Twitter has said it would effectively ban accounts that violate its policies while tweeting about QAnon, a fringe group that claims “deep-state” traitors are plotting against President Trump.
- Twitter has announced it will permanently ban users that violate policy relating to the wild QAnon conspiracy theory
- The move will likely further alienate a portion of Twitters existing users and reinforce equally wild conspiracy theories about bias on the platform
Twitter, which announced the key change via its @TwitterSafety account on the platform, said it would not serve content from accounts associated with QAnon in trends and recommendations, and would block web addresses associated with the group from being shared across the platform. The new bans, which are due to be rolled out later this week are expected to impact some 150,000 accounts. The company said that more than 7,000 accounts had already been removed in the last several weeks for violating the company’s rules against spam and manipulation.
The permanent bans will impact accounts “engaged in violations of our multi-account policy, coordinating abuse around individual victims, or are attempting to evade a previous suspension, something we’ve seen more of in recent weeks,” Twitter said.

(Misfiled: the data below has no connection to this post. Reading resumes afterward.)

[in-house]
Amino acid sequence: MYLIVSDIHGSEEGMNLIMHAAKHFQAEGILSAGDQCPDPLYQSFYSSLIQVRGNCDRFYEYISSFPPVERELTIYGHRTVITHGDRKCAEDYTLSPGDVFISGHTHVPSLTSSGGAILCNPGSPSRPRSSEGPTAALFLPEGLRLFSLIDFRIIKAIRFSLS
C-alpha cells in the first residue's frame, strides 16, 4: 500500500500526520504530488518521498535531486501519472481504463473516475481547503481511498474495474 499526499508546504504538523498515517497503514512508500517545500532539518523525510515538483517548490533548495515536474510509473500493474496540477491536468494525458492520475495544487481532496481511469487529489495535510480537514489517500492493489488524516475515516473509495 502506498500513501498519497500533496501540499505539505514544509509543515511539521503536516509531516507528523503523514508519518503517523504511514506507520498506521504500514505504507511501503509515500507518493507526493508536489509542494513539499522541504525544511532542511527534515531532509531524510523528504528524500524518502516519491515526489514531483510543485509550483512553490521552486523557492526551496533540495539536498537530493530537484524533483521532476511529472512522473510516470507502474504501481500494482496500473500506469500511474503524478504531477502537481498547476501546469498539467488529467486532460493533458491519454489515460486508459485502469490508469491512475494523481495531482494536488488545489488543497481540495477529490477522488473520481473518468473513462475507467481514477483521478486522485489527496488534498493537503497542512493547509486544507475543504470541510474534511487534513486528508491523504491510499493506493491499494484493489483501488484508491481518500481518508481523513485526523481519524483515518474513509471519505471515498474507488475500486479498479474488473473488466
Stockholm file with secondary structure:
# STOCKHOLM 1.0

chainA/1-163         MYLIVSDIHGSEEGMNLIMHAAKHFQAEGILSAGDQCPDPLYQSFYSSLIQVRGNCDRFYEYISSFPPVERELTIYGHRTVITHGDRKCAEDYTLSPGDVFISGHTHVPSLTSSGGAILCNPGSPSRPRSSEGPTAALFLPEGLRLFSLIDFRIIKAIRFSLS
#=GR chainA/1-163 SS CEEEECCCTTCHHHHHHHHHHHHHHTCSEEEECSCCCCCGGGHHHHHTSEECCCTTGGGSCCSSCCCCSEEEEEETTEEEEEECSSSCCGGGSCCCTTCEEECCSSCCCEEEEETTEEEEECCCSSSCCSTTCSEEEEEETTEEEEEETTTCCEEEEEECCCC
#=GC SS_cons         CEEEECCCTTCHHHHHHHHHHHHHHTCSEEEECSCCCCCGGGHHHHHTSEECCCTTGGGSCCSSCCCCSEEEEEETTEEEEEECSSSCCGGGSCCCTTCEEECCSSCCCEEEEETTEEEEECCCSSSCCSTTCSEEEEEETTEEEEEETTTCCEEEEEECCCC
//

In digital conspiracy theories, the terms “deep-state” and related are used to refer to a combination of elites from the intelligence, political, business and entertainment fields, with QAnon’s theories claiming that the “deep-state” is at a secretive war with patriots and the Trump administration.
QAnon has also claimed that Democratic Party members are behind international crime rings. The group’s content has spread widely on mainstream social networking platforms like Twitter, Facebook, China’s TikTok and Google’s YouTube. Earlier this year, Facebook removed a network of fake accounts linked to QAnon.
QAnon theories are ridiculed by the mainstream of both political parties in the US, with many conservative and GOP-leaning commentators mocking the wild theories about elaborate plots, which first appeared on the 4chan and 8chan forums.
Last year, the FBI issued a warning about “conspiracy theory-driven domestic extremists” and designated QAnon as a potential domestic extremist threat.
We reached out to Twitter today regarding any potential action they might take against those circulating wild conspiracy theories relating to Brexit. As of publishing Twitter had not responded.
Via our content partners at Thomson Reuters. Reporting by Rama Venkat, Kanishka Singh in Bengaluru and Katie Paul in San Francisco. Editing by Leslie Adler.